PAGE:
How cuts would impact the area

Sequestration would impact fort, schools

By Bryan Richardson

Lack of Congressional action on the “sequester” by Friday would result in financial hits to several governmental entities here.

Should Congress not prevent the sequestration process from happening, it will involve a series of automatic spending reductions that would equate to $1.2 trillion in cuts nationally over 10 years.

The White House, which has rejected Republican calls for negotiation based on replacing the sequester with other budget cuts, released a document earlier this week contending that approximately $5.5 million would be lost in Kansas for primary and secondary education, putting around 80 jobs at risk and equating to about 7,000 fewer students being served and 40 fewer schools receiving funding.

The administration also estimates a $5.3 million reduction in funds for special education.

Gov. Sam Brownback says state agencies are trying to assess how much money may actually be at stake. The cuts would not go into effect until March 27, when the current continuing resolution on federal spending expires.

There is agreement that statewide the biggest impact would be felt at military installations, where civilian employees have been told of the potential for furloughs over 22 weeks starting in April. Estimates are the loss of wages could be close to $40 million statewide for active duty, Kansas National Guard and reserve forces.

Lew Faust, budget director for USD 383, said that district would lose $531,389 for fiscal year 2013 if the sequestration is carried out.

That total includes federal impact aid distributed into the general fund and capital outlay; various title funds, CLC grants and other federal funds; adult education; special education; career and technical education; and bond and interest. Faust said the state would have to pay the $11,480 in federal impact aid in the general fund in the final fiscal year aid payment since it is used to help supplement what the state is supposed to pay.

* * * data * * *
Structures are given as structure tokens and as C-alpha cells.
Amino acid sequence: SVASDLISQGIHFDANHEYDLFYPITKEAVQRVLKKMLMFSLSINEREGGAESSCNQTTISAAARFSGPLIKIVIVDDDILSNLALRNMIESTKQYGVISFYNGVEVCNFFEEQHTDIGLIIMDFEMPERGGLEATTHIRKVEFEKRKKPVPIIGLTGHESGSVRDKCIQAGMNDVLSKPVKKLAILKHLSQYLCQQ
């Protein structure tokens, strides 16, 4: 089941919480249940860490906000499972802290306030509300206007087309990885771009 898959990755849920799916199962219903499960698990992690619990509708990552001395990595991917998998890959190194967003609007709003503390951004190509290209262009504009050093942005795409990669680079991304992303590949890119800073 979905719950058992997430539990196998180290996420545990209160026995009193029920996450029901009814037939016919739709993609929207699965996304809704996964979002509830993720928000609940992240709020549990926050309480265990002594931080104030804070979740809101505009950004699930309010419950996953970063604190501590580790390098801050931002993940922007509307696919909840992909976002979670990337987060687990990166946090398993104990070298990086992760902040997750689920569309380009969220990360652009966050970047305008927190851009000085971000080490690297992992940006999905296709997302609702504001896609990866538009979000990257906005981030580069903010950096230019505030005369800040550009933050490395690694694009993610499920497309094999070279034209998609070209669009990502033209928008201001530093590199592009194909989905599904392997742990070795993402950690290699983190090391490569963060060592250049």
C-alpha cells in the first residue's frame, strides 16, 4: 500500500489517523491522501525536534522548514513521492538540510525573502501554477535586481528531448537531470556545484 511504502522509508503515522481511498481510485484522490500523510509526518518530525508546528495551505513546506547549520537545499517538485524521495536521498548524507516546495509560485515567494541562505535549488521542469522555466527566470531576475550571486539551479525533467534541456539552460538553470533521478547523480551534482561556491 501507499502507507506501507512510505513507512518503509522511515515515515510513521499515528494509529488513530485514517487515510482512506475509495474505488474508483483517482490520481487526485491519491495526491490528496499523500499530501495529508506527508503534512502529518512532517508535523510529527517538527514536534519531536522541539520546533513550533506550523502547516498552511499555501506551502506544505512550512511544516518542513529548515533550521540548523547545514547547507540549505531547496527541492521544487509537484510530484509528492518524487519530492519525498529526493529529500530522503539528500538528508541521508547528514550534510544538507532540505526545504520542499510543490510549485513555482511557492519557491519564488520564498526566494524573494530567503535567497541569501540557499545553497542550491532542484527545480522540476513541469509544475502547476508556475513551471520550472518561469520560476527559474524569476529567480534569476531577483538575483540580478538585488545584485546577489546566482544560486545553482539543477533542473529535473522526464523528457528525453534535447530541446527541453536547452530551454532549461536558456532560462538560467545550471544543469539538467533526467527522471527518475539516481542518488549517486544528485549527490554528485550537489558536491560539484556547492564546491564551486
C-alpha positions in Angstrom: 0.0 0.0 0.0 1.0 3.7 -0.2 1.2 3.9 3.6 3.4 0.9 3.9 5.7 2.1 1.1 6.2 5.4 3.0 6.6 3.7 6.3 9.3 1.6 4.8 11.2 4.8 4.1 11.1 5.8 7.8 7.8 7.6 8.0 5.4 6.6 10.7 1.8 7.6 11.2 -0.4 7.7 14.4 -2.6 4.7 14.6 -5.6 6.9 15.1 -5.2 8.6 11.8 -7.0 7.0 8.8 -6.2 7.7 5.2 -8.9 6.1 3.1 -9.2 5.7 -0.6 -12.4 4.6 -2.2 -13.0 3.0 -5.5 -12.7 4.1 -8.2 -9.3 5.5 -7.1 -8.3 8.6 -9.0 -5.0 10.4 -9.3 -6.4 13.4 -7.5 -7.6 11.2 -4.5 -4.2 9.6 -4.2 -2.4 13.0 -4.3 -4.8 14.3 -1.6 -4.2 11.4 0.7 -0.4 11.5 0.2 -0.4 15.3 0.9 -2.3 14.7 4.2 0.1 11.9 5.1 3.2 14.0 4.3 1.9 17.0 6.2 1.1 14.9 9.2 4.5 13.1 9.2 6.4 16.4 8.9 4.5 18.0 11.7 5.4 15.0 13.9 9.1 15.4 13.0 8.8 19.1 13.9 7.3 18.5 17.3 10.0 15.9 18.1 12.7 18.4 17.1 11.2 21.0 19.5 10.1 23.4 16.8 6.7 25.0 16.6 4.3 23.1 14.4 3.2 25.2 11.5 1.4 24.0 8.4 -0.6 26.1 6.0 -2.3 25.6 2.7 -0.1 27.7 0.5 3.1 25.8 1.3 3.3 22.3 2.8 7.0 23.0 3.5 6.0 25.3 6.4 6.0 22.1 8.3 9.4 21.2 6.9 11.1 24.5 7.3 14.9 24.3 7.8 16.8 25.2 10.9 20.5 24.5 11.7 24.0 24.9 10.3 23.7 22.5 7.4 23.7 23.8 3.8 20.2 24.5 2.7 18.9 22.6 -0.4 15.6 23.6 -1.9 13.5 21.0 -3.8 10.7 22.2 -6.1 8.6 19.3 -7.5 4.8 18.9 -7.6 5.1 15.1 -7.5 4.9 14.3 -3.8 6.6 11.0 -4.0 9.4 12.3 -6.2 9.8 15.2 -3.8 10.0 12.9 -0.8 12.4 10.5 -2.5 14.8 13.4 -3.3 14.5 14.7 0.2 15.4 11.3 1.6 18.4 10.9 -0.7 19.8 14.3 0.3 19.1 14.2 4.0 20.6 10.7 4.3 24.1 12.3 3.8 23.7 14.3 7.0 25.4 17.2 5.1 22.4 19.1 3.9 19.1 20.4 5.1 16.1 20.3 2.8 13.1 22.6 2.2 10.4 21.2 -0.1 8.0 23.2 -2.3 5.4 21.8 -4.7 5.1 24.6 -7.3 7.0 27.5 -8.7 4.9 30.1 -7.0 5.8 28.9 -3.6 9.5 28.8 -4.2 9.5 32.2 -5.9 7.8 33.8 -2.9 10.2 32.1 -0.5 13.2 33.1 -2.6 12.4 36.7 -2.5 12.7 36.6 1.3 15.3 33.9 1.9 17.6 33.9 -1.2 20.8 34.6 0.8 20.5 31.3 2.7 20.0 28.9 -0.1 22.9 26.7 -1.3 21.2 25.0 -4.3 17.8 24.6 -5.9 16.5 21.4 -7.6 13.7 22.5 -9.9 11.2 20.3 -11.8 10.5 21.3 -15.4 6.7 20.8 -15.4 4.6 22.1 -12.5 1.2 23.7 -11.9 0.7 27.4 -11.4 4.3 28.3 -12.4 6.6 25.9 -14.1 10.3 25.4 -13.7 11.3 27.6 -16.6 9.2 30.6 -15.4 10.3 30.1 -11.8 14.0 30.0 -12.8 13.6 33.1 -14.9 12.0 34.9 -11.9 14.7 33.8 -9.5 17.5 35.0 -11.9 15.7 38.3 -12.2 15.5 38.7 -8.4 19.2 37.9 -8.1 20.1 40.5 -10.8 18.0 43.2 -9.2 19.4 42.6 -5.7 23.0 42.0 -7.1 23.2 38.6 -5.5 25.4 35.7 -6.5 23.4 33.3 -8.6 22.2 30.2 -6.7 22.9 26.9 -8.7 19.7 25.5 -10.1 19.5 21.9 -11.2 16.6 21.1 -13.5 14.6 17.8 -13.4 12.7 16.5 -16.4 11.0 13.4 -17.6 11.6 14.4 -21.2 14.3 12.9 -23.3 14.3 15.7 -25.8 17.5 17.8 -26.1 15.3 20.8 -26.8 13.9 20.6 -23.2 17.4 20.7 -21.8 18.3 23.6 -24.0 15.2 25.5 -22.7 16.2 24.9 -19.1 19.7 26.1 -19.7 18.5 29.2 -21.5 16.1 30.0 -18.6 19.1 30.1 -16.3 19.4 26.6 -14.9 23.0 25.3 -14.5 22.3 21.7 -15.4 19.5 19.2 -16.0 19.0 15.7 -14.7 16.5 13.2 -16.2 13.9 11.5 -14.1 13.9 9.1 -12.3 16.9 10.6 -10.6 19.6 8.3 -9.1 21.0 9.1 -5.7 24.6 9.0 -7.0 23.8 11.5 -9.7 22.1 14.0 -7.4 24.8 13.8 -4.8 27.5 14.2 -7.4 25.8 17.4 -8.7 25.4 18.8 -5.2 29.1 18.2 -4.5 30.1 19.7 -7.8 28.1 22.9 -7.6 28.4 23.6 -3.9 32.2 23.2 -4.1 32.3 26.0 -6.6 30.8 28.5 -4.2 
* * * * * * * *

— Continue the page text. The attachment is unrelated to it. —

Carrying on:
Impact aid is given based on the number of students that reside on government-owned property not subjected to property tax. Locally, that means Fort Riley.

Faust said the district’s debt service fund would take care of $95,383 in lost bond and interest federal funds. He said the district is in good shape to handle this, but added that “if that was to happen over an extended period of time, it could affect the levy with the bond and interest fund.”

The remaining $424,526 cut due to sequestration would involve making budget cuts, Faust said. This includes the $287,000 in federal funds that goes to things such as the various extended-day learning programs.

City manager Ron Fehr said the city likely wouldn’t see a lot of impact from sequestration due to generally not receiving a lot of federal funds. He said the federal highway and FAA grants that the city receives are exempt from sequestration.

Fehr said there may be other impacts on things such as TSA and other airport-related operations, depending on the direction the federal government takes.

“We’re hoping that isn’t the case,” he said. “We’re exploring if some of that happens what we might be able to do to make up for that.”

Brian McNulty, project manager at Tuttle Creek Lake with the Army Corps of Engineers, said he hasn’t even seen a budget yet due to the ongoing continuing resolution.

The Army Corps of Engineers is connected with the Department of Defense, which is where around half of the sequestration cuts would be made.

However, McNulty said the staff at Tuttle Creek has yet to hear much information. “I’m assuming there will be impacts, but I haven’t heard what they’d be,” he said.

According to White House estimates, Kansas would lose about $1.8 million in environmental funding this year as well as $772,000 in grants for fish and wildlife protection.

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